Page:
Shame on CBC brass for debate failures

Liberal Leader Justin Trudeau, left to right, Conservative Leader Stephen Harper and NDP Leader Tom Mulcair participate in the Munk Debate on Canada’s foreign policy in Toronto, on Monday, Sept. 28, 2015. THE CANADIAN PRESS/POOL-Mark Blinch




By David Akin


October 1, 2015

Even as their reporters were proving once again Monday night that CBC journalists are as good as any in the world by winning an international Emmy for coverage of the Ebola outbreak in Africa, CBC’s management was letting them — and the Canadian public — down once again by failing to broadcast yet another leaders’ debate in this election campaign.

Monday’s debate has been universally praised as one of the best campaign debates in more than 50 years. But CBC chose to put Coronation Street on its main network. On its news channel, there was chit chat about commodity prices.

Meanwhile on CPAC — god bless it — Stephen Harper, Thomas Mulcair, and Justin Trudeau engaged in two hours of lively, informative debate about some of the most important foreign policy, defence, and development issues of our time.

If Trudeau wins this thing, that debate will be seen as a turning point.

Read More HERE

Hubert Lacroix, President and CEO of CBC/Radio Canada, speaks at their annual public meeting at the University of Winnipeg in Winnipeg, Tuesday, September 29, 2015. THE CANADIAN PRESS/John Woods


Editorial:  CBC failing to serve the public

There’s an old saying in journalism that you should never let yourself become the story. These days the CBC has failed too many times on that front.

The public broadcaster used taxpayer dollars to go to court to fight having to disclose documents to the information commissioner.

The Jian Ghomeshi saga is an HR, PR and management disaster — and that’s not including the alleged harm suffered by his accused.

CEO Hubert Lacroix apologized last year for claiming $30,000 in expenses to which he wasn’t entitled.

Read More HERE


  1. If what David Akin is saying is true, (and it is unequivocally so) then the buck stops with the leader of the C.B.C, Hubert Lacroix. In the private world of business, if the leader doesn’t know what they are doing , they either resign or get fired.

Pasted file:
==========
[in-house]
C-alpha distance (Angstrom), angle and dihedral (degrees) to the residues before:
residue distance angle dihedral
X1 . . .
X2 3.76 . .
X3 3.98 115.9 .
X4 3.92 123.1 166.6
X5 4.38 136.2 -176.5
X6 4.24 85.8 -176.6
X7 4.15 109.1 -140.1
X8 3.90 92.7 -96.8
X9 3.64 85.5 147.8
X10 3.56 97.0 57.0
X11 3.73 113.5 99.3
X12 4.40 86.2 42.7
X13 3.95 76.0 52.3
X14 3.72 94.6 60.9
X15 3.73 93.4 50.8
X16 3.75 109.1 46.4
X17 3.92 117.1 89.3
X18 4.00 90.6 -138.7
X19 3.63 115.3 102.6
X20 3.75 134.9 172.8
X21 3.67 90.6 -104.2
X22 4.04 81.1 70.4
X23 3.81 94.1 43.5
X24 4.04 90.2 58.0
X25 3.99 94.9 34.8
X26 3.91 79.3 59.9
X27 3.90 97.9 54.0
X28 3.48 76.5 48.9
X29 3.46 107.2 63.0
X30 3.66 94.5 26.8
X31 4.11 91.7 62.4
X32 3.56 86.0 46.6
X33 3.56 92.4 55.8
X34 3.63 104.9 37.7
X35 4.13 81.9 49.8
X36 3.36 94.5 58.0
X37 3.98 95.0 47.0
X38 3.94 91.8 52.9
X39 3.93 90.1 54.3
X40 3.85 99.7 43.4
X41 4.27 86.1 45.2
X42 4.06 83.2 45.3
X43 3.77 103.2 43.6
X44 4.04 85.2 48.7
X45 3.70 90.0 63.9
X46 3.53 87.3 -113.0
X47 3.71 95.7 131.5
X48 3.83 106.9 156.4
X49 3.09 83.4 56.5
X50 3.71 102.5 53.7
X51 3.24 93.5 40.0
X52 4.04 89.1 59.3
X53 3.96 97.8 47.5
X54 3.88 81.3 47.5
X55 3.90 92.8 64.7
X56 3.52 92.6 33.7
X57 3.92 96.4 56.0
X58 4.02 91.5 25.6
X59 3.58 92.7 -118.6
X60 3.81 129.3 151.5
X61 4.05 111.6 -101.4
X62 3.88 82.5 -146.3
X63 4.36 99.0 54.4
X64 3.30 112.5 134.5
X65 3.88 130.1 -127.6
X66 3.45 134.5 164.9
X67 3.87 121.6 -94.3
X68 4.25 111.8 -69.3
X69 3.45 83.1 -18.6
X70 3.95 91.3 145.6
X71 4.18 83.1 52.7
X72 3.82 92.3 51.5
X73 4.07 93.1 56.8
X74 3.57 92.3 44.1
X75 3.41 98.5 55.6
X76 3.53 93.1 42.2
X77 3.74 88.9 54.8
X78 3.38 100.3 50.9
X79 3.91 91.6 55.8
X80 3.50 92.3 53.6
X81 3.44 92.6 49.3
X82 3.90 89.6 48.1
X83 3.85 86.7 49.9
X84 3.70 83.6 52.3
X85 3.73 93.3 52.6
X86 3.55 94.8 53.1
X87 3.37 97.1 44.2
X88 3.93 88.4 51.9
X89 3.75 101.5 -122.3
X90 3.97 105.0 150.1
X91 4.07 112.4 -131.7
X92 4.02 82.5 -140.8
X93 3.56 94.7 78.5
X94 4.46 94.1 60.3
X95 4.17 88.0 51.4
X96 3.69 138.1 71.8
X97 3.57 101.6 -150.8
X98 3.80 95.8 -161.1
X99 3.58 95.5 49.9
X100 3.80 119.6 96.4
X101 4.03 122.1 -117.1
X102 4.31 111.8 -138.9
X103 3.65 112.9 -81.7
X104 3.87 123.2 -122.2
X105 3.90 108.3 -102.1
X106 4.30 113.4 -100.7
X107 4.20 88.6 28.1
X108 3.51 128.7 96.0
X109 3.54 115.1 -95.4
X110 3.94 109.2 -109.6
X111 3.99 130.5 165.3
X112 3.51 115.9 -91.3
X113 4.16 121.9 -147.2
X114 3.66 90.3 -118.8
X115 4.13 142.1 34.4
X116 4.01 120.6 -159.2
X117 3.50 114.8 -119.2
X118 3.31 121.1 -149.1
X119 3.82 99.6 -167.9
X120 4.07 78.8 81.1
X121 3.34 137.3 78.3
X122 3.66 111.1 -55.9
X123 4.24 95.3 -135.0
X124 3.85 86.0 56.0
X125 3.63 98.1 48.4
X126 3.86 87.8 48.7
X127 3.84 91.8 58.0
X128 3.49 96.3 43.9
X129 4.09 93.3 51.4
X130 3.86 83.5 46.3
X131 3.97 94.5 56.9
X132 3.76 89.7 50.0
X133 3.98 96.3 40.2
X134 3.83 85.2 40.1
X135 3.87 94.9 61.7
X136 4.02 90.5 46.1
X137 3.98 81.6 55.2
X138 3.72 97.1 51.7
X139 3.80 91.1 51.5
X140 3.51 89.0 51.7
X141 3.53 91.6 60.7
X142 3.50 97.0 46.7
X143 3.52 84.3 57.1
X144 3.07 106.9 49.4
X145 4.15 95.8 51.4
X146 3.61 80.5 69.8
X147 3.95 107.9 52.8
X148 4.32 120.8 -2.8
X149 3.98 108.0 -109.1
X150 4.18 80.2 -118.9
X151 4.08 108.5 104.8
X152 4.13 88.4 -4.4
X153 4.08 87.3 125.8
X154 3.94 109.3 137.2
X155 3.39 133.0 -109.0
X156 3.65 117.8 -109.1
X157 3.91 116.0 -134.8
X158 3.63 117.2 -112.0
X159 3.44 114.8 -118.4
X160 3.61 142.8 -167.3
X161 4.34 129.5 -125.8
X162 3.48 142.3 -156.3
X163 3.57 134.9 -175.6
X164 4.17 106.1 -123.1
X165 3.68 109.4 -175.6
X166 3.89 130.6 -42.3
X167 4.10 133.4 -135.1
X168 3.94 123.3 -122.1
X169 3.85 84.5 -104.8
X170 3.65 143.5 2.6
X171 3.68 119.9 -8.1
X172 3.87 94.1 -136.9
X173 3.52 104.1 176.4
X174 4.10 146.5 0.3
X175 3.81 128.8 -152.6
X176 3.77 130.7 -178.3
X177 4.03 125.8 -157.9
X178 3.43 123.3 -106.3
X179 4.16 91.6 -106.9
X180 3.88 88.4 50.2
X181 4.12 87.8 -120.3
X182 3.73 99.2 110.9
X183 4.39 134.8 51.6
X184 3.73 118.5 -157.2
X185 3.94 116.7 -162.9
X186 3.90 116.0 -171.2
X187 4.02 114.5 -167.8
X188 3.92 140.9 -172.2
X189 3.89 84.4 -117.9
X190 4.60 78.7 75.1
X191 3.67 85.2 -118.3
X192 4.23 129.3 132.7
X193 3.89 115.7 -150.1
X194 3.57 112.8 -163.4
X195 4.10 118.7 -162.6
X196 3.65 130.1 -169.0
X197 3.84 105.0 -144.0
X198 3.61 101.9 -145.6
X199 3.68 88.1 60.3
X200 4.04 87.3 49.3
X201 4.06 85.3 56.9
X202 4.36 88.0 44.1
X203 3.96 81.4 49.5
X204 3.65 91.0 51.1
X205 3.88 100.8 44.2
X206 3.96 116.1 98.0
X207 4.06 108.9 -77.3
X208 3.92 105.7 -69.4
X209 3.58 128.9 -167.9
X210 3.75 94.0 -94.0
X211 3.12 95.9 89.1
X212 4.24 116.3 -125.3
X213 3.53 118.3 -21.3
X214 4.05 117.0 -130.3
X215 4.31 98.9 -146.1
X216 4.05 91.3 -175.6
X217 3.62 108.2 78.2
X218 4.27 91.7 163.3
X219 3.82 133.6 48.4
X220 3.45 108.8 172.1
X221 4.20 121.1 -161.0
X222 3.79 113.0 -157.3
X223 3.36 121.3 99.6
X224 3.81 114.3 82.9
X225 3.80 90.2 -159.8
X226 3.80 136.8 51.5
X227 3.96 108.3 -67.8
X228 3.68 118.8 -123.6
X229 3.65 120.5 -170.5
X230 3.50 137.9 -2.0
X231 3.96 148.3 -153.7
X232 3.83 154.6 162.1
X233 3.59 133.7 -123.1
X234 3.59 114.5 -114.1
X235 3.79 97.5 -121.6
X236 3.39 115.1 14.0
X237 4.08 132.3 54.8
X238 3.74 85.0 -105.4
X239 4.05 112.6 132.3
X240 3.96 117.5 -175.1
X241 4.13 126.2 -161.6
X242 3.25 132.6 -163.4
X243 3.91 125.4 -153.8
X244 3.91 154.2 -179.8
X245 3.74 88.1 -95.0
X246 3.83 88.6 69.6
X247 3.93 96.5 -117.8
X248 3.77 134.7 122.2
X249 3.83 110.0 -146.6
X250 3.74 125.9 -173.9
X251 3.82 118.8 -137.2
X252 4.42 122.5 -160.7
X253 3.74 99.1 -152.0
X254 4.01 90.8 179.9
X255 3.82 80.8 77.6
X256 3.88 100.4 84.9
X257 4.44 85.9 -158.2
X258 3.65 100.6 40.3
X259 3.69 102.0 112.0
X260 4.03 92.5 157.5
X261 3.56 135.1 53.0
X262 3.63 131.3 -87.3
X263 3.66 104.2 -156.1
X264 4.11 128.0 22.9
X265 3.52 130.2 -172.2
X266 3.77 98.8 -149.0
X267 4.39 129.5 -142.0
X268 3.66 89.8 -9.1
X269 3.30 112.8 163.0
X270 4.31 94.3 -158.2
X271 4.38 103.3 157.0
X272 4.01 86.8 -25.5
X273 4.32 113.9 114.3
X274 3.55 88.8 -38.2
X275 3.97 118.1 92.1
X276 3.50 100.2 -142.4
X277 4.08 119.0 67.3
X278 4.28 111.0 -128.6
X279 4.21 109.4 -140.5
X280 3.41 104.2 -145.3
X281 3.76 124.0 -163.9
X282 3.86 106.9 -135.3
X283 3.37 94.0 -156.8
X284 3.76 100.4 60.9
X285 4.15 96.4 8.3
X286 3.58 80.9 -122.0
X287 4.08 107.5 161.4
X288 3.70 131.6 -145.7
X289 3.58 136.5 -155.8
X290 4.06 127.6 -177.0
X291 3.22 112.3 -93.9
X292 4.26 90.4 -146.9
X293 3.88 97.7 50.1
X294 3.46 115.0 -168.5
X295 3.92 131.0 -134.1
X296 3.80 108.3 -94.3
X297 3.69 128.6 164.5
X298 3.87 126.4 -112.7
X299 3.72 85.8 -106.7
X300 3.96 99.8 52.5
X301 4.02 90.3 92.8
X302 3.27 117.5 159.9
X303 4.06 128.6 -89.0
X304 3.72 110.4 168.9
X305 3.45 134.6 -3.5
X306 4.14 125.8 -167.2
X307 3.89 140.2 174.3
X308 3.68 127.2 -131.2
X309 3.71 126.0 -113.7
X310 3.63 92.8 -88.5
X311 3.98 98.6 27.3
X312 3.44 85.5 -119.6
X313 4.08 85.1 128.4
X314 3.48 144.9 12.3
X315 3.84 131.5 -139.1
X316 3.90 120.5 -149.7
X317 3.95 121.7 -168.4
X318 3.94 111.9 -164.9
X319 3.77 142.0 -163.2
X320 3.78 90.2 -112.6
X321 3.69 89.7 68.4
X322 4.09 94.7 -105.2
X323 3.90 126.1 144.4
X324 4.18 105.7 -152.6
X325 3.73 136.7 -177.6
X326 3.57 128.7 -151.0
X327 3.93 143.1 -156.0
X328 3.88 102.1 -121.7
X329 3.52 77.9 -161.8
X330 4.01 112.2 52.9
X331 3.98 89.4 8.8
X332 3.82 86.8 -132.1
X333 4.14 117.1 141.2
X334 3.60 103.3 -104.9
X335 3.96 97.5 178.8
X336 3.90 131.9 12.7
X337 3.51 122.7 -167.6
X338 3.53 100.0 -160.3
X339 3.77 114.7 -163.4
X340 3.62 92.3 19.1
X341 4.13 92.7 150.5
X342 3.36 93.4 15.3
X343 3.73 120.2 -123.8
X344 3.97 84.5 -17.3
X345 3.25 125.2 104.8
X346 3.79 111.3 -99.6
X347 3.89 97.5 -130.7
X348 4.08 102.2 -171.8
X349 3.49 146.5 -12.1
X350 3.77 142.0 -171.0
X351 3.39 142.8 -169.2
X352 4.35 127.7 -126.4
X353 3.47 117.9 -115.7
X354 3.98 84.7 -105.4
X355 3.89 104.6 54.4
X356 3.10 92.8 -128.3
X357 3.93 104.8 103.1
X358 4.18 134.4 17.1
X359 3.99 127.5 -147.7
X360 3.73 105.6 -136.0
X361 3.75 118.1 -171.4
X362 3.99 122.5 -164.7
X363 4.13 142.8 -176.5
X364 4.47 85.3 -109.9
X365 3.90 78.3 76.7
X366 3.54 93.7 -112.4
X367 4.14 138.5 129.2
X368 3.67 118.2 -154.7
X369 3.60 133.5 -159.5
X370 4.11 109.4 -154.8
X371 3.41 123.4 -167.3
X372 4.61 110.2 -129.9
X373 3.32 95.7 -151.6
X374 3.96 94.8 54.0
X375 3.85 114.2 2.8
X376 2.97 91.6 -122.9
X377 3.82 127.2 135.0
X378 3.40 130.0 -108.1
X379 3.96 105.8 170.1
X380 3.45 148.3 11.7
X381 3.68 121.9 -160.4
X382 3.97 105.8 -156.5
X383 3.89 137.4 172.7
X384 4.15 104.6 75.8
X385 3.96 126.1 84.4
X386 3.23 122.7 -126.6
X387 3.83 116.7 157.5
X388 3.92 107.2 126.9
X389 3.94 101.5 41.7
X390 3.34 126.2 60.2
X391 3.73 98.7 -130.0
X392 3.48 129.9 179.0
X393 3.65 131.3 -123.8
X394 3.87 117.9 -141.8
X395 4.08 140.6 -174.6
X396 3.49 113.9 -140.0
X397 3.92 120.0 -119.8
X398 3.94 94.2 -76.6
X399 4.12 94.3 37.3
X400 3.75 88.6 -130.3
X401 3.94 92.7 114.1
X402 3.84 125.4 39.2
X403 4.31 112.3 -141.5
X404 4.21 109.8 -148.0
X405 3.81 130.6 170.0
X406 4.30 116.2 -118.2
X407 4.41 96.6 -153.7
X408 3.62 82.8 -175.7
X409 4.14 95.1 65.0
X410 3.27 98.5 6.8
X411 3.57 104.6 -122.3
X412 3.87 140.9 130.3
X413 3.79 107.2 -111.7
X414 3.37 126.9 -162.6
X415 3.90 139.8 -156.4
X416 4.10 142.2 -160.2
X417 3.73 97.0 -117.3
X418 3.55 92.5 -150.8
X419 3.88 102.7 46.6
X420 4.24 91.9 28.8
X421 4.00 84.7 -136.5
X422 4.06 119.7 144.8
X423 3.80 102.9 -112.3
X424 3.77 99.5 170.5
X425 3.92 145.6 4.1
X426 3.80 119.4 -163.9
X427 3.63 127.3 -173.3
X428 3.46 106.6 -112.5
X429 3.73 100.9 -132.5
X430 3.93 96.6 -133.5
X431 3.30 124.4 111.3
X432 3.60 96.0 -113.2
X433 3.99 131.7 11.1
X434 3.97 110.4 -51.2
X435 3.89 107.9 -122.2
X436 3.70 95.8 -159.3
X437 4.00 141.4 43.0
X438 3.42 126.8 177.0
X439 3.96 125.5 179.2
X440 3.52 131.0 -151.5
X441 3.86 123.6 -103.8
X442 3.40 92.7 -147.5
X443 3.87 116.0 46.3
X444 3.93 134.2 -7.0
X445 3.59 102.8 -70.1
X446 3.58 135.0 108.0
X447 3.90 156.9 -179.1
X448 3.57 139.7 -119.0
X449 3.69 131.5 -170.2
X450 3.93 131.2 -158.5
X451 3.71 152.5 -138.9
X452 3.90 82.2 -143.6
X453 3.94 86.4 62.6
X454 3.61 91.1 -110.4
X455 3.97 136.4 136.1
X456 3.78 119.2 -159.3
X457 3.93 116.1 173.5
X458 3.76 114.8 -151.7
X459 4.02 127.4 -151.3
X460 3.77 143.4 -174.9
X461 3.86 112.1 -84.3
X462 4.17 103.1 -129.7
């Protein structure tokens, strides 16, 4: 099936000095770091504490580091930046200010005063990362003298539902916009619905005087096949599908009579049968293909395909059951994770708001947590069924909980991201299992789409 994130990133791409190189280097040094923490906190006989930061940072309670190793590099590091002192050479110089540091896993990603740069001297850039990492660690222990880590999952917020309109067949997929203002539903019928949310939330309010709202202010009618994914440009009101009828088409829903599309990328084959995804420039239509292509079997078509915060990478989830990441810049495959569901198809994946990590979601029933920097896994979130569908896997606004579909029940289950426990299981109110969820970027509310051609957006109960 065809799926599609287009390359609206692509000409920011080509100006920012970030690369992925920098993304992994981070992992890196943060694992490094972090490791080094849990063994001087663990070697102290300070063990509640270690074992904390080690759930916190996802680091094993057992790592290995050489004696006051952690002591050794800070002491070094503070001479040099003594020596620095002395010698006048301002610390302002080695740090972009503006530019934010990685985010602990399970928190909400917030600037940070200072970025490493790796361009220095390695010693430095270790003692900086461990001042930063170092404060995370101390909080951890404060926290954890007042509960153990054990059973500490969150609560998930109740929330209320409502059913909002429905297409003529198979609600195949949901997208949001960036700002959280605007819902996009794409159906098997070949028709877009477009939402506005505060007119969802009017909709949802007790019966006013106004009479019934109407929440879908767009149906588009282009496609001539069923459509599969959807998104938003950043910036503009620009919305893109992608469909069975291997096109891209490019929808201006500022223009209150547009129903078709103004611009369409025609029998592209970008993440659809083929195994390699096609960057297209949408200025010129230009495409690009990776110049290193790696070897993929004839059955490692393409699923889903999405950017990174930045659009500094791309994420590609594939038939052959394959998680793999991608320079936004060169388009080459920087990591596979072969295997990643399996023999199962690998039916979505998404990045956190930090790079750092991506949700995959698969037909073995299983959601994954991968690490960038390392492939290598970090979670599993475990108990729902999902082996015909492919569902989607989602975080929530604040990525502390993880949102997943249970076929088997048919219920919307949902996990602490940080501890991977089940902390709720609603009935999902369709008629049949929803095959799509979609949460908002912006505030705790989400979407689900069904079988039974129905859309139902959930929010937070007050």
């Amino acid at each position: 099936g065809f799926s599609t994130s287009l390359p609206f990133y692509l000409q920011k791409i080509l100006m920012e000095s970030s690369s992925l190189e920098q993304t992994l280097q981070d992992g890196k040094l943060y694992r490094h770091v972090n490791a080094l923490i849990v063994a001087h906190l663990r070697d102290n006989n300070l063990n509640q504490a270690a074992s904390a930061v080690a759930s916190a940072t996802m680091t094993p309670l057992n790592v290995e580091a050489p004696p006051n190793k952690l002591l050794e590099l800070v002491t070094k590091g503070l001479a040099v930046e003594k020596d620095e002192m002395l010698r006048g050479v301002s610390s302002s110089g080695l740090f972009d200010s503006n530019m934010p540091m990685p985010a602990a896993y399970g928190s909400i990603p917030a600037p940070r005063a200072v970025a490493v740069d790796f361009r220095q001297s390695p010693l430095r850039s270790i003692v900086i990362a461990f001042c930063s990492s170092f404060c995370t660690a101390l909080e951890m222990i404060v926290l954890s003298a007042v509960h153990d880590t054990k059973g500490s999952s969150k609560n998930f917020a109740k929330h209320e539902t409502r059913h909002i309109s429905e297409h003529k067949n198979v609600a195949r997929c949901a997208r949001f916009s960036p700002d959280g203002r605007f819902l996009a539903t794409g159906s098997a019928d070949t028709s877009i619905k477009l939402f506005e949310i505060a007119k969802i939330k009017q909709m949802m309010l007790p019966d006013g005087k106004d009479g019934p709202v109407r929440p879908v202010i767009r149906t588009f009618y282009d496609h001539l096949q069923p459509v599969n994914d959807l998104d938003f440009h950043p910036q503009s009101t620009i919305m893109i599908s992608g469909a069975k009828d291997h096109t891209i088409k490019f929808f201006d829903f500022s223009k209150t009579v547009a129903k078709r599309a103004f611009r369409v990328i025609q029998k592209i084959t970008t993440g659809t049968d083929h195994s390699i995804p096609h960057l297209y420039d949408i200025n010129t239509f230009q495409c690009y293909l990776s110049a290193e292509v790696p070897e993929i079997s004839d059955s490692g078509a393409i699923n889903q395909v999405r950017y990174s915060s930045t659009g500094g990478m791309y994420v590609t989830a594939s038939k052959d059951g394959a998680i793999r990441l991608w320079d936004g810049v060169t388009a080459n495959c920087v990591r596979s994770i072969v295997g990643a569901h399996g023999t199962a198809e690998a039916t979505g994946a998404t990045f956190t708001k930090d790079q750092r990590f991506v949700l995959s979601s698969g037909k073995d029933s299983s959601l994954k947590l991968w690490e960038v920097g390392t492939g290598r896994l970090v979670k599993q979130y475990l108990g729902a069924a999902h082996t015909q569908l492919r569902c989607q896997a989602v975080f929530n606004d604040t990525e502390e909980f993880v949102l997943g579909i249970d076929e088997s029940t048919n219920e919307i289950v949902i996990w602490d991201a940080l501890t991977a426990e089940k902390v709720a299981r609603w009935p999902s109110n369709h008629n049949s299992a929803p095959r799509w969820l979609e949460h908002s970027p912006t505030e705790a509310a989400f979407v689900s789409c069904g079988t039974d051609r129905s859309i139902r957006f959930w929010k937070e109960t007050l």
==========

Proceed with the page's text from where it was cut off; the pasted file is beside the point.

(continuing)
So, why is Hubert Lacroix still the President of CBC. Doesn’t the buck stop with him ?

    He should have been fired a long time ago !

    Meanwhile, I am very wary of the CBC being controlled or legislated by the House of Commons on day to day CBC business.

    That is a huge conflict of interest.

    If the Prime Minister really wants to sleep in the same bed as Hubert Lacroix, he might as well go to Lacroix’s house with a sleeping bag, a toothbrush, and his RCMP bodyguards.

    There must be some arms length between the government and the CBC.

    If you have no confidence in the CBC in running its own operation, then disband the CBC, or put up with it.

    You can’t have your cake and eat it, Mr Akin, and the rest of your right winged followers.


    If no0t, why not !

  2. Regarding the Jian Ghomeshi debacle, let’s be clear, Mr. Akin:

    All of you in the Toronto media were complicit in “allowing” Ghomeshi to pursue his foolish “s and m” lifestyle , including his shameful abuse of women.

    But, that said, none of you Toronto media types spoke up against it until Ghomeshi was fired from CBC and then, arrested by the cops.

    It was much too late by then, as a slew of woman had been victimized for years by the perpetrator,

    So, David Akin, your rule about the journalist getting too close to the story is often mitigated by the pack mentality of the Toronto media, in which your drinking buddies in the Toronto and Ottawa media often dictate the news story, and whether that story is going to be released now, or some time later ?

    Isn’t it true ?


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